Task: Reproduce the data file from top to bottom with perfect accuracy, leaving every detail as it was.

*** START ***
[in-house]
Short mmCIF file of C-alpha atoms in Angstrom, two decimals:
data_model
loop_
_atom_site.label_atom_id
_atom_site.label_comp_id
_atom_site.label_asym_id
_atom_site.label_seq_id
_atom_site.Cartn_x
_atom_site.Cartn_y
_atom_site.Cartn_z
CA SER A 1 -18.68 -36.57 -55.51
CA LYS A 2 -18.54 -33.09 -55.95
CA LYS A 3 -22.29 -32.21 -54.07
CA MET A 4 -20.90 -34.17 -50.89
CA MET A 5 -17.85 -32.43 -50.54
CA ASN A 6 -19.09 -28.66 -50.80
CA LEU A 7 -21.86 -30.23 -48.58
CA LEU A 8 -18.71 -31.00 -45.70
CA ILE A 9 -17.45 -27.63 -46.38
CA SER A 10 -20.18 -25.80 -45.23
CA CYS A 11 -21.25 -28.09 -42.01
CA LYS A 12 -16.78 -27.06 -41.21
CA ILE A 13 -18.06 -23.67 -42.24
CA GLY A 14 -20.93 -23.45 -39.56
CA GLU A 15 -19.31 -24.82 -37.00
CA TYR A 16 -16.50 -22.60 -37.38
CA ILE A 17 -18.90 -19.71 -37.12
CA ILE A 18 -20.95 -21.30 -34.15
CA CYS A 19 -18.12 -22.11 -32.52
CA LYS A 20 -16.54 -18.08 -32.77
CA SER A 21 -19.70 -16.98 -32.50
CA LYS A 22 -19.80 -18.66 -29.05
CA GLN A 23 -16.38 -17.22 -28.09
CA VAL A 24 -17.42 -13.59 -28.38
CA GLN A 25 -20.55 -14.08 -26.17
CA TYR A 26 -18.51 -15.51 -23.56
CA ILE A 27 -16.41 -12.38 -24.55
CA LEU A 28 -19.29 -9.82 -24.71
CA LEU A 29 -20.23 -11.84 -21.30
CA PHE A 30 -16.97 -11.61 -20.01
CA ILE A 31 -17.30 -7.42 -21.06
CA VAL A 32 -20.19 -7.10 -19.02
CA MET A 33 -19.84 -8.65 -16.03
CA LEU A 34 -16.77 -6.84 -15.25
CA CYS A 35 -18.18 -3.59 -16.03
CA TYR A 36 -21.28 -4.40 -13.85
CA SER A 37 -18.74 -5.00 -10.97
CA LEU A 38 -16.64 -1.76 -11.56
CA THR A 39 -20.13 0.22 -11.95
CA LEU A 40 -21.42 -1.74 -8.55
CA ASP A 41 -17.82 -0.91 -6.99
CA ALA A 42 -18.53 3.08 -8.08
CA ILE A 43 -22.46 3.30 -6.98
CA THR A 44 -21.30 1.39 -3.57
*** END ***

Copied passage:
[in-house]
Short mmCIF file of C-alpha atoms in Angstrom, two decimals:
data_model
loop_
_atom_site.label_atom_id
_atom_site.label_comp_id
_atom_site.label_asym_id
_atom_site.label_seq_id
_atom_site.Cartn_x
_atom_site.Cartn_y
_atom_site.Cartn_z
CA SER A 1 -18.68 -36.57 -55.51
CA LYS A 2 -18.54 -33.09 -55.95
CA LYS A 3 -22.29 -32.21 -54.07
CA MET A 4 -20.90 -34.17 -50.89
CA MET A 5 -17.85 -32.43 -50.54
CA ASN A 6 -19.09 -28.66 -50.80
CA LEU A 7 -21.86 -30.23 -48.58
CA LEU A 8 -18.71 -31.00 -45.70
CA ILE A 9 -17.45 -27.63 -46.38
CA SER A 10 -20.18 -25.80 -45.23
CA CYS A 11 -21.25 -28.09 -42.01
CA LYS A 12 -16.78 -27.06 -41.21
CA ILE A 13 -18.06 -23.67 -42.24
CA GLY A 14 -20.93 -23.45 -39.56
CA GLU A 15 -19.31 -24.82 -37.00
CA TYR A 16 -16.50 -22.60 -37.38
CA ILE A 17 -18.90 -19.71 -37.12
CA ILE A 18 -20.95 -21.30 -34.15
CA CYS A 19 -18.12 -22.11 -32.52
CA LYS A 20 -16.54 -18.08 -32.77
CA SER A 21 -19.70 -16.98 -32.50
CA LYS A 22 -19.80 -18.66 -29.05
CA GLN A 23 -16.38 -17.22 -28.09
CA VAL A 24 -17.42 -13.59 -28.38
CA GLN A 25 -20.55 -14.08 -26.17
CA TYR A 26 -18.51 -15.51 -23.56
CA ILE A 27 -16.41 -12.38 -24.55
CA LEU A 28 -19.29 -9.82 -24.71
CA LEU A 29 -20.23 -11.84 -21.30
CA PHE A 30 -16.97 -11.61 -20.01
CA ILE A 31 -17.30 -7.42 -21.06
CA VAL A 32 -20.19 -7.10 -19.02
CA MET A 33 -19.84 -8.65 -16.03
CA LEU A 34 -16.77 -6.84 -15.25
CA CYS A 35 -18.18 -3.59 -16.03
CA TYR A 36 -21.28 -4.40 -13.85
CA SER A 37 -18.74 -5.00 -10.97
CA LEU A 38 -16.64 -1.76 -11.56
CA THR A 39 -20.13 0.22 -11.95
CA LEU A 40 -21.42 -1.74 -8.55
CA ASP A 41 -17.82 -0.91 -6.99
CA ALA A 42 -18.53 3.08 -8.08
CA ILE A 43 -22.46 3.30 -6.98
CA THR A 44 -21.30 1.39 -3.57